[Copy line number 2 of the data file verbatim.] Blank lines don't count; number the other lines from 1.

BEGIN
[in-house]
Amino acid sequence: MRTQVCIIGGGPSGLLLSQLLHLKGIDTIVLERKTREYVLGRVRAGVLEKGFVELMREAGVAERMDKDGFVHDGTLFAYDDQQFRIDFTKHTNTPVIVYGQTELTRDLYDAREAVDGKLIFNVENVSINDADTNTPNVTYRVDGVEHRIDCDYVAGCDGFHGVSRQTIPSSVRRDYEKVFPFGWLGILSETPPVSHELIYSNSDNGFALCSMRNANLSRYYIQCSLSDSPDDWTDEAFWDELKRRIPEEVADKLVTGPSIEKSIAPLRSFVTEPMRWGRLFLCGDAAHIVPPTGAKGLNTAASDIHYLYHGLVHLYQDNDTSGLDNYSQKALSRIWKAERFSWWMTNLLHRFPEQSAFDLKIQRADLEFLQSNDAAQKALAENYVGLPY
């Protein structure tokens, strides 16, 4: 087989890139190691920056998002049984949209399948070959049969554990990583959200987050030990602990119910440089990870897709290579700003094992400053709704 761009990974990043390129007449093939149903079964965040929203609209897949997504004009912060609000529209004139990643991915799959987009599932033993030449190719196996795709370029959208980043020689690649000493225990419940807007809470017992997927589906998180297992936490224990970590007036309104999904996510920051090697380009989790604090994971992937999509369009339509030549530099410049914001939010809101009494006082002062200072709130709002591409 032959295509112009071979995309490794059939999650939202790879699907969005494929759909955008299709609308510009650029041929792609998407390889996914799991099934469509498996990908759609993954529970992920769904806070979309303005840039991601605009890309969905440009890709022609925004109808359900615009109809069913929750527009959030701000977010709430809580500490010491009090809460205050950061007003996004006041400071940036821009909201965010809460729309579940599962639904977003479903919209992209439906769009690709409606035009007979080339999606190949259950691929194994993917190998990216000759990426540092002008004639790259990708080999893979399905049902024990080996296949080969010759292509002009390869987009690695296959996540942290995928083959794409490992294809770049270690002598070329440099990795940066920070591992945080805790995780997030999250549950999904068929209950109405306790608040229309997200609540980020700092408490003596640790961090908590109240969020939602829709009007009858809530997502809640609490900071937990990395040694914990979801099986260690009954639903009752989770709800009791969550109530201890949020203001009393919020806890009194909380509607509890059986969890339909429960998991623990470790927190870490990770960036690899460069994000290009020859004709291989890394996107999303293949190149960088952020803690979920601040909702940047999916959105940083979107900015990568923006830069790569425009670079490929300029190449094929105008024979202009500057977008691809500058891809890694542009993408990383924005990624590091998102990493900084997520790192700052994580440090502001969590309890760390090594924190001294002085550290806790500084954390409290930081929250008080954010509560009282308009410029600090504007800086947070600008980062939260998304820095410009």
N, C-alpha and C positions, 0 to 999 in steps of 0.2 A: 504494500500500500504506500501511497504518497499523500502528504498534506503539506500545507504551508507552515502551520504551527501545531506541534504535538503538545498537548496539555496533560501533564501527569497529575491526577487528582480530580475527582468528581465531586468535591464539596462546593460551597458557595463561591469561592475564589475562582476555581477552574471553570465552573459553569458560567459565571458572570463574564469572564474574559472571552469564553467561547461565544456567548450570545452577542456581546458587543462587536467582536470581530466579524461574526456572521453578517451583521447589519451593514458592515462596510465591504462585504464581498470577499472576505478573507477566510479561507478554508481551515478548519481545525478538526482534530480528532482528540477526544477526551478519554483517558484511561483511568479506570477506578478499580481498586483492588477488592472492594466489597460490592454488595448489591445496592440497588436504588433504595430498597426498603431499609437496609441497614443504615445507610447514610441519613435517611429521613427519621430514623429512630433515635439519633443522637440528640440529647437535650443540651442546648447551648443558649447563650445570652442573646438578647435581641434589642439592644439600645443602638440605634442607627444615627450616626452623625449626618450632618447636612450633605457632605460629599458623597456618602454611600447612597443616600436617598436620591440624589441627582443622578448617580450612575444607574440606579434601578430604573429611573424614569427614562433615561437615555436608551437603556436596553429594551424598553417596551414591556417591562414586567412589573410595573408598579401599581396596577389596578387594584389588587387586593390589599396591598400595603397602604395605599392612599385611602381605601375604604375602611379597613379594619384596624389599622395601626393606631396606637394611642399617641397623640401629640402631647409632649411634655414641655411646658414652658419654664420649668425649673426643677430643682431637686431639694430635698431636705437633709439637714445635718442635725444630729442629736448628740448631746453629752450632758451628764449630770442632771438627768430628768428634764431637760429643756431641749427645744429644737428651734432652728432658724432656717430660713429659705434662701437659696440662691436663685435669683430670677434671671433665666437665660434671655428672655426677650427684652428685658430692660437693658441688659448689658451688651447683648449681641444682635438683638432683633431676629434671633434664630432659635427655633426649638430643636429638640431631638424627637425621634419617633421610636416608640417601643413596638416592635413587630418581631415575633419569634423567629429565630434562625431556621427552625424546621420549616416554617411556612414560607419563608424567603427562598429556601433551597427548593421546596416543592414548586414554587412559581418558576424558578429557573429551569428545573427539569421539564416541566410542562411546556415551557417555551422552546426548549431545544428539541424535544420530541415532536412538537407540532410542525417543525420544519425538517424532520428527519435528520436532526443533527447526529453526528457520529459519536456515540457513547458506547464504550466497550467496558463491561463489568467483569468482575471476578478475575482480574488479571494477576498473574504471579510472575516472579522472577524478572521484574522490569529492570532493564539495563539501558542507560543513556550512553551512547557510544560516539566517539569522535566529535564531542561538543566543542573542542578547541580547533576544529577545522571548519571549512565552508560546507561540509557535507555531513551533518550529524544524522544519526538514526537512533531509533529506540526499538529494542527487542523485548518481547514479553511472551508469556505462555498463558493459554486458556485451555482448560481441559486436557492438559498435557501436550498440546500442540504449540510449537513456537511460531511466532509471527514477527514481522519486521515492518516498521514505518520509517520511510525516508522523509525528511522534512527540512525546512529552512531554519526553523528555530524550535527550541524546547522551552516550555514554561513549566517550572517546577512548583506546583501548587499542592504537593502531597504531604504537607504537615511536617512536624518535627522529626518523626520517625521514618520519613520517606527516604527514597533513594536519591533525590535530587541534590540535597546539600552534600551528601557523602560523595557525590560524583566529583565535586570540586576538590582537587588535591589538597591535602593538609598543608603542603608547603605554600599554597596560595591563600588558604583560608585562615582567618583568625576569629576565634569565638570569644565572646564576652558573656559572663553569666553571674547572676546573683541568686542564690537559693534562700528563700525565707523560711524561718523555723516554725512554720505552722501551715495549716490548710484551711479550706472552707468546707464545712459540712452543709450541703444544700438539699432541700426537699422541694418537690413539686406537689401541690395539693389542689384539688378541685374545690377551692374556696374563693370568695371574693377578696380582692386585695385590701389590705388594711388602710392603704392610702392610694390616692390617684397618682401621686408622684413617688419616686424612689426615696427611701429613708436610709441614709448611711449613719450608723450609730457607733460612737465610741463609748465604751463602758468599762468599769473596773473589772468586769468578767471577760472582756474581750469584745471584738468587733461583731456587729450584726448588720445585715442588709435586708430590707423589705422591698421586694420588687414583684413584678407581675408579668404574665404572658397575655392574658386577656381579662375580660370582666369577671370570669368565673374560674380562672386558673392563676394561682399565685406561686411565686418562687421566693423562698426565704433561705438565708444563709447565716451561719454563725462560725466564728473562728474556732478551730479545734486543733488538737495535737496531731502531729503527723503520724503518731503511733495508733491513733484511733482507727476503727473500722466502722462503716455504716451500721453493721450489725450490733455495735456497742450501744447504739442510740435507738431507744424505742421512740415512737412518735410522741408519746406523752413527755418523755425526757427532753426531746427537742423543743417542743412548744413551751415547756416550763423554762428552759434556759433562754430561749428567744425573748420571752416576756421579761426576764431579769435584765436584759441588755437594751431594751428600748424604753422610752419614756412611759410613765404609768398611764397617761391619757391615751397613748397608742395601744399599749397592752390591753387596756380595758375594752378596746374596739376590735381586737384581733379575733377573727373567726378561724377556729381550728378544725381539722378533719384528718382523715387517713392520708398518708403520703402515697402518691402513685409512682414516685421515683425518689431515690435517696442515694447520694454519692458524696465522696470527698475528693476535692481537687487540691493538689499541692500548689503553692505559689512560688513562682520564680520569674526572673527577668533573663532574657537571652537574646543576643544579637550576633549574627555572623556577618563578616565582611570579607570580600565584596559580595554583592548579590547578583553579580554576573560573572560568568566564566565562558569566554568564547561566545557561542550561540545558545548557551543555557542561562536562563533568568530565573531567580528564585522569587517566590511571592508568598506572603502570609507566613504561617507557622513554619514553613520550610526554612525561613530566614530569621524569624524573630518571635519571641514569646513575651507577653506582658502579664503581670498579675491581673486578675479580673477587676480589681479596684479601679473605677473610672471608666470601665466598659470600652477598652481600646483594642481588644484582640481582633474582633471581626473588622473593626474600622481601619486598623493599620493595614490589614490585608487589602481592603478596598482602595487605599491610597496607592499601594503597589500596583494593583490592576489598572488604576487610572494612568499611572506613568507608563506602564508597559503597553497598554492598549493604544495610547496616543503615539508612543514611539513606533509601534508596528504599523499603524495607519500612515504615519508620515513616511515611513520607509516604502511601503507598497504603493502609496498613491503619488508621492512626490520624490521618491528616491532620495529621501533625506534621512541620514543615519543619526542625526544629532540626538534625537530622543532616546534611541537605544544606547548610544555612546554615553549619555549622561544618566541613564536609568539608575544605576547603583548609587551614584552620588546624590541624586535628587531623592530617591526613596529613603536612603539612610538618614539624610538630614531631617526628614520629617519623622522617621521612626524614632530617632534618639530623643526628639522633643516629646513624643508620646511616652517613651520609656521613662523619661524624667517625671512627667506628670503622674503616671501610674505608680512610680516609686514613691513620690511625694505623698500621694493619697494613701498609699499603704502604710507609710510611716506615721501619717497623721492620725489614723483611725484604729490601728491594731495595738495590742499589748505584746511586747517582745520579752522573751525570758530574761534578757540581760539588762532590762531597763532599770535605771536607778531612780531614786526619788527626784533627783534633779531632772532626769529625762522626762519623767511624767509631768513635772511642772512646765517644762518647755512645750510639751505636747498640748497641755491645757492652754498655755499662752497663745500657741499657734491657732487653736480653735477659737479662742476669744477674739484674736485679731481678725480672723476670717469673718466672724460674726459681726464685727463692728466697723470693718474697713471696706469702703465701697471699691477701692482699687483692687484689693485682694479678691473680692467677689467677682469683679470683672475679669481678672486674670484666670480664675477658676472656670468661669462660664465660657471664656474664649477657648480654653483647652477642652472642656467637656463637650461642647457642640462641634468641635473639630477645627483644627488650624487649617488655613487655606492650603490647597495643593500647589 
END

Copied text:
Amino acid sequence: MRTQVCIIGGGPSGLLLSQLLHLKGIDTIVLERKTREYVLGRVRAGVLEKGFVELMREAGVAERMDKDGFVHDGTLFAYDDQQFRIDFTKHTNTPVIVYGQTELTRDLYDAREAVDGKLIFNVENVSINDADTNTPNVTYRVDGVEHRIDCDYVAGCDGFHGVSRQTIPSSVRRDYEKVFPFGWLGILSETPPVSHELIYSNSDNGFALCSMRNANLSRYYIQCSLSDSPDDWTDEAFWDELKRRIPEEVADKLVTGPSIEKSIAPLRSFVTEPMRWGRLFLCGDAAHIVPPTGAKGLNTAASDIHYLYHGLVHLYQDNDTSGLDNYSQKALSRIWKAERFSWWMTNLLHRFPEQSAFDLKIQRADLEFLQSNDAAQKALAENYVGLPY